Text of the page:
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Do Increased Commodity Prices Lead To More Or Less Soil Degradation?

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  • Jeffrey T. LaFrance

Abstract

In this paper, a dynamic economic model is used to analyze the conflicting impacts of crop increasing/land degrading inputs with those of soil conserving/crop reducing inputs in problems of soil degradation in agriculture. Soil is a renewable resource that is generated naturally at a slow, essentially autonomous rate. Cultivation enhances crop production and degrades the soil, while conservation is unproductive for the crop but improves the soil resource. If the effects of cultivation dominate the effects of conservation in the soil dynamics, an increase in the price of the crop accelerates the rate of soil degradation In the short-run and decreases the long-run stock of the soil resource. On the other hand, if the effects of conservation dominate the effects of cultivation, an increase in the price of the crop decelerates the rate of soil degradation in the short run and increases the long-run stock of the soil resource. It is shown that subsidies on conservation activities or taxes on cultivation intensity may well decrease the long-run soil stock, although strong conditions must be satisfied for either of these results to hold. It also is shown that a reduction in the real discount rate or a direct per unit tax on soil losses is certain to increase the long-run soil stock and reduce the short-run rate of soil degradation.

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File URL: http://hdl.handle.net/10.1111/j.1467-8489.1992.tb00712.x
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Bibliographic Info

Article provided by Australian Agricultural and Resource Economics Society in its journal Australian Journal of Agricultural and Resource Economics.

Volume (Year): 36 (1992)
Issue (Month): 1 (04)
Pages: 57-82

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Handle: RePEc:bla:ajarec:v:36:y:1992:i:1:p:57-82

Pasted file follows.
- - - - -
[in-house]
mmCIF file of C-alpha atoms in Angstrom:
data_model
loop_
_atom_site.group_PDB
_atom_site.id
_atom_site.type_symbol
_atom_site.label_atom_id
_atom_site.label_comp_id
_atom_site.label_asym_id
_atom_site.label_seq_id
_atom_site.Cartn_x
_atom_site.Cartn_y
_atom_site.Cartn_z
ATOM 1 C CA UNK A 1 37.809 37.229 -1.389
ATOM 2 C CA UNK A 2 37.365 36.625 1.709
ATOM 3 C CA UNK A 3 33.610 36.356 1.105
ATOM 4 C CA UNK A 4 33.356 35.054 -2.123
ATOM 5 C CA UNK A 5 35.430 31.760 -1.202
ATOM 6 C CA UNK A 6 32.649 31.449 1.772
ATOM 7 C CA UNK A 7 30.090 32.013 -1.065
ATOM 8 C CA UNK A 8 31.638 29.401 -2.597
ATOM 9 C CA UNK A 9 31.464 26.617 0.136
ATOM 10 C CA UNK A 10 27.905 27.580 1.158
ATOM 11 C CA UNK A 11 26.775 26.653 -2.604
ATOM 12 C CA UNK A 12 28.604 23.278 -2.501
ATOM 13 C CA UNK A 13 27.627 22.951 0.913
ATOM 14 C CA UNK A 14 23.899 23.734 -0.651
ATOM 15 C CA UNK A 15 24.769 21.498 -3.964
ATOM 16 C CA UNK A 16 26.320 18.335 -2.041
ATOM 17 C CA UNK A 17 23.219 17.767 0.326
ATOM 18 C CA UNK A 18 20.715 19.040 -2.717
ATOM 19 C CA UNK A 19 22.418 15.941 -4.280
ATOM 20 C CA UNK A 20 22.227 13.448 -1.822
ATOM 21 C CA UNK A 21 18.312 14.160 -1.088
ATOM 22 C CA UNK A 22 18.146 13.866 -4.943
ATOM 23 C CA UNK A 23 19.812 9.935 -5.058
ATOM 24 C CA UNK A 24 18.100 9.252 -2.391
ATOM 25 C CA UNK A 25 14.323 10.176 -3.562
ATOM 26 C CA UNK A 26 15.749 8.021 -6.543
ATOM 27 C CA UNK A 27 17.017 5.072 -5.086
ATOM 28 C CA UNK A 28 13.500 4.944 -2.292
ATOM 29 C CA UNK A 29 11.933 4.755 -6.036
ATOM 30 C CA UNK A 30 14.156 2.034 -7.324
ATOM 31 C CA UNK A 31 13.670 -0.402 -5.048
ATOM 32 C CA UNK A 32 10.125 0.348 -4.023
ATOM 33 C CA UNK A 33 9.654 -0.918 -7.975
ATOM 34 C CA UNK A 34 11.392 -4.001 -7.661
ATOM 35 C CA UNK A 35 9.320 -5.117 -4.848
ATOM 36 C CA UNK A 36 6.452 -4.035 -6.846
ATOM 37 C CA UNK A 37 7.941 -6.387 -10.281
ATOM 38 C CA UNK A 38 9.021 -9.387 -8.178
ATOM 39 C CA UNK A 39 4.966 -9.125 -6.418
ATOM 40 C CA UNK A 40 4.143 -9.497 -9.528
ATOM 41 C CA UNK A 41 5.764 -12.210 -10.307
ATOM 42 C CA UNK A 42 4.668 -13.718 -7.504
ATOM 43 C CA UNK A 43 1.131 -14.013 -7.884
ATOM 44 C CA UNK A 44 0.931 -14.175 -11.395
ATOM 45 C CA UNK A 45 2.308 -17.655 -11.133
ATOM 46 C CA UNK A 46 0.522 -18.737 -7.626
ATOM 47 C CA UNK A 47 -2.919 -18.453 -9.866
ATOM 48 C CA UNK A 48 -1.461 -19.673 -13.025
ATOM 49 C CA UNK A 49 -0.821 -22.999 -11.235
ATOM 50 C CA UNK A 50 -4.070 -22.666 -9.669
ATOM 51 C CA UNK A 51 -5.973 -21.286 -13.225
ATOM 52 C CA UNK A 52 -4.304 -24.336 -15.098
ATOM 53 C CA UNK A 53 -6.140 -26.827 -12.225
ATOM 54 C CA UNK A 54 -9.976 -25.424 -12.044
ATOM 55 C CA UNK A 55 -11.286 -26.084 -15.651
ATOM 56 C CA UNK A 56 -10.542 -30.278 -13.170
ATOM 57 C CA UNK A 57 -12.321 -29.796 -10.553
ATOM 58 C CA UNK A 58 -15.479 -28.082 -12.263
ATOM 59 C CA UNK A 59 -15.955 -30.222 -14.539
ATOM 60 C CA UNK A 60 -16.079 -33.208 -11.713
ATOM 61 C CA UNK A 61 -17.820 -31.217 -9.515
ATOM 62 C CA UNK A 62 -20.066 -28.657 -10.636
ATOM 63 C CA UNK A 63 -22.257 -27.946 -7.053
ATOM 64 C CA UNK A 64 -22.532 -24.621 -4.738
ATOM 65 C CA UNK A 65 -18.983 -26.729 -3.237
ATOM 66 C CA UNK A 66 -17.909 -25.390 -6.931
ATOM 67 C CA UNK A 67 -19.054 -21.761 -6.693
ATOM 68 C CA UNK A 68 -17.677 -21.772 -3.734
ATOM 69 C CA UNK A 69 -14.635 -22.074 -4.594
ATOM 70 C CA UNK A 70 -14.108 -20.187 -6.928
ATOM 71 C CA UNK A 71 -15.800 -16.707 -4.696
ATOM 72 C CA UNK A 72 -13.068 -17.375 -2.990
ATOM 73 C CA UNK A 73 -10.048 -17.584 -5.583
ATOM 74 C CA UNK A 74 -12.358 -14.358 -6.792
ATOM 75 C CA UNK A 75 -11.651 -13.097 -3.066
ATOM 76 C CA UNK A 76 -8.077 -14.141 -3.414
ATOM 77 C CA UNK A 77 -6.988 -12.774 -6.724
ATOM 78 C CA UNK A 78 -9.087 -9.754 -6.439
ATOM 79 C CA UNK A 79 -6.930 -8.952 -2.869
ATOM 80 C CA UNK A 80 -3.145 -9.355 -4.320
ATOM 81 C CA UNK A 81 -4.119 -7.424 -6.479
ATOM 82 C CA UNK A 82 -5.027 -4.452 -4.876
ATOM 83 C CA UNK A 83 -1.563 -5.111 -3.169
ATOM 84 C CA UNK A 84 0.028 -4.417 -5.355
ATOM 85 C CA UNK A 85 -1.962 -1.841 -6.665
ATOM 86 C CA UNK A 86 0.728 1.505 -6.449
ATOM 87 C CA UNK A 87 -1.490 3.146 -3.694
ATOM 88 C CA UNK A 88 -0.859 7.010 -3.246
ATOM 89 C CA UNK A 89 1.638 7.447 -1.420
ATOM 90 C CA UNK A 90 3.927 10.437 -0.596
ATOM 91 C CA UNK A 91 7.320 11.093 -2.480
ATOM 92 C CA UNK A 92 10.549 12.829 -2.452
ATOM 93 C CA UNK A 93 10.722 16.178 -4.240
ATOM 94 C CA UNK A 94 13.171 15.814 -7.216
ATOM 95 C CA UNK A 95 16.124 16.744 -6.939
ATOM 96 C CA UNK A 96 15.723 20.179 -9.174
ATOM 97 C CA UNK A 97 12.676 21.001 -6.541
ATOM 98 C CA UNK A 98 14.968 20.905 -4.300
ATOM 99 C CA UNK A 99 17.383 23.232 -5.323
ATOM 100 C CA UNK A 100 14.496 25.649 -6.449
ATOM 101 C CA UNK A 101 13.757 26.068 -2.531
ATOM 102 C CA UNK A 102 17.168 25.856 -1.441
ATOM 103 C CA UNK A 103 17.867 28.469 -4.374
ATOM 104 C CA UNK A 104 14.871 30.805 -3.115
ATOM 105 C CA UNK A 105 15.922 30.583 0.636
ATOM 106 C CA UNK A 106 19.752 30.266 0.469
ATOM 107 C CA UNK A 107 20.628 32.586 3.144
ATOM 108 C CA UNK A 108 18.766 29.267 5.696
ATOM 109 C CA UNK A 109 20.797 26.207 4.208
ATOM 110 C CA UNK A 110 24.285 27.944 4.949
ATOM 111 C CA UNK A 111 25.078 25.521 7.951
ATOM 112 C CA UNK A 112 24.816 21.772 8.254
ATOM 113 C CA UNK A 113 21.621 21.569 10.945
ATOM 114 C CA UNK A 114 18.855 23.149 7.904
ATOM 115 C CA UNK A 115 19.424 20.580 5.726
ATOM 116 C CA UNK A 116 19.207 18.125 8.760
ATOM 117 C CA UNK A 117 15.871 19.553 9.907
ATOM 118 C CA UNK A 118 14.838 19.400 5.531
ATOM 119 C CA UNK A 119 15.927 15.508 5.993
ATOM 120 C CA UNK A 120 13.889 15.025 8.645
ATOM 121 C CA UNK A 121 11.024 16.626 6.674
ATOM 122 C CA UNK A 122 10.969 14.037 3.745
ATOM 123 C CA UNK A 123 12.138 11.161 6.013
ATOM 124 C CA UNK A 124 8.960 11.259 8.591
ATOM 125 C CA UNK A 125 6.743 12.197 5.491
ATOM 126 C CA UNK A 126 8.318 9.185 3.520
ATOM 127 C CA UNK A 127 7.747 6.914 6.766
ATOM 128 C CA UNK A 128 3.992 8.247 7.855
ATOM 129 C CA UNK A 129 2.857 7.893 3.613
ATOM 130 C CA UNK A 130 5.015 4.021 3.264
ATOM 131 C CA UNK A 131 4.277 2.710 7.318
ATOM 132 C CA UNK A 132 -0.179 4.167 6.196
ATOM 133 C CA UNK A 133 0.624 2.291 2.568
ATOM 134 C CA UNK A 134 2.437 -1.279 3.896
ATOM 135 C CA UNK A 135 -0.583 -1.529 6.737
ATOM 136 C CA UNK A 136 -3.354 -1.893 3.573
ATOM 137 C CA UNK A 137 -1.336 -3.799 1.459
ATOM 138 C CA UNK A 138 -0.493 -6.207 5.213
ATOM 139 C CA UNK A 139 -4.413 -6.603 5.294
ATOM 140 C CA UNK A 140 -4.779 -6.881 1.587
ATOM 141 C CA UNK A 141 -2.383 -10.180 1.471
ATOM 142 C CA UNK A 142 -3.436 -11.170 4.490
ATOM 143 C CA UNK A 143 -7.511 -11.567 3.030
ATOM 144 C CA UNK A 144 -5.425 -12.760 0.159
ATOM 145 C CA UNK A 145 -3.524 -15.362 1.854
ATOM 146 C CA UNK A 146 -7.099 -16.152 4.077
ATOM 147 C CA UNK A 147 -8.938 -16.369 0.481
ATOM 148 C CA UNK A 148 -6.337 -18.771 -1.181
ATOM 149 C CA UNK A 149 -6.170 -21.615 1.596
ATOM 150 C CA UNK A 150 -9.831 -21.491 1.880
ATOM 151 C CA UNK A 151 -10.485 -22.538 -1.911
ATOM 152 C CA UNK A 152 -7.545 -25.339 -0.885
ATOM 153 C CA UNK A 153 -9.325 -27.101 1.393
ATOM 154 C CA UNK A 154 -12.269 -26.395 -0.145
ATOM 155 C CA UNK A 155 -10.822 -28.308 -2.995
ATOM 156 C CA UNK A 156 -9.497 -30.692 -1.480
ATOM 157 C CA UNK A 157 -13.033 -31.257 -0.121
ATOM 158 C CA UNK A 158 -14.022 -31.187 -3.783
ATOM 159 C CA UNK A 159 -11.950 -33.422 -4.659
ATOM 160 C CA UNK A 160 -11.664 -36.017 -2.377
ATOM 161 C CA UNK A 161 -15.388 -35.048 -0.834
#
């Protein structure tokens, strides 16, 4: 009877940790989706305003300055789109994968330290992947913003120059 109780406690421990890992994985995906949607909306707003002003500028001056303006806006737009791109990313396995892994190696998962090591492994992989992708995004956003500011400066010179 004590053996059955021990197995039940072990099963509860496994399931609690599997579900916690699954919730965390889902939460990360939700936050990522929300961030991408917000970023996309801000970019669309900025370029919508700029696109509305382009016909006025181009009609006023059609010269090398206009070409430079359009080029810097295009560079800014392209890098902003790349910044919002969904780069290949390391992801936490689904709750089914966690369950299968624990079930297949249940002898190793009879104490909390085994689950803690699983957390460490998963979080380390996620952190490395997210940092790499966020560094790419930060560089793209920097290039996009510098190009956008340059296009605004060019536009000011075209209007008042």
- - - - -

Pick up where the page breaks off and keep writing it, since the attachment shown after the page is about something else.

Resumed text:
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References

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  1. Hartl, Richard F., 1987. "A simple proof of the monotonicity of the state trajectories in autonomous control problems," Journal of Economic Theory, Elsevier, vol. 41(1), pages 211-215, February.
  2. Kamien, Morton I. & Schwartz, Nancy L., 1971. "Sufficient conditions in optimal control theory," Journal of Economic Theory, Elsevier, vol. 3(2), pages 207-214, June.
  3. Caputo, Michael R., 1990. "How to do comparative dynamics on the back of an envelope in optimal control theory," Journal of Economic Dynamics and Control, Elsevier, vol. 14(3-4), pages 655-683, October.
  4. Oniki, Hajime, 1973. "Comparative dynamics (sensitivity analysis) in optimal control theory," Journal of Economic Theory, Elsevier, vol. 6(3), pages 265-283, June.
  5. McLaren, Keith R & Cooper, Russel J, 1980. "Intertemporal Duality: Application to the Theory of the Firm," Econometrica, Econometric Society, vol. 48(7), pages 1755-62, November.
  6. Askari, Hossein & Cummings, John Thomas, 1977. "Estimating Agricultural Supply Response with the Nerlove Model: A Survey," International Economic Review, Department of Economics, University of Pennsylvania and Osaka University Institute of Social and Economic Research Association, vol. 18(2), pages 257-92, June.
  7. LaFrance, Jeffrey T. & Barney, L. Dwayne, 1991. "The envelope theorem in dynamic optimization," Journal of Economic Dynamics and Control, Elsevier, vol. 15(2), pages 355-385, April.
  8. Caputo, Michael R, 1990. "Comparative Dynamics via Envelope Methods in Variational Calculus," Review of Economic Studies, Wiley Blackwell, vol. 57(4), pages 689-97, October.
  9. Araujo, A & Scheinkman, Jose A, 1977. "Smoothness, Comparative Dynamics, and the Turnpike Property," Econometrica, Econometric Society, vol. 45(3), pages 601-20, April.
  10. Moore, Walter B. & McCarl, Bruce A., 1987. "Off-Site Costs Of Soil Erosion: A Case Study In The Willamette Valley," Western Journal of Agricultural Economics, Western Agricultural Economics Association, vol. 12(01), July.
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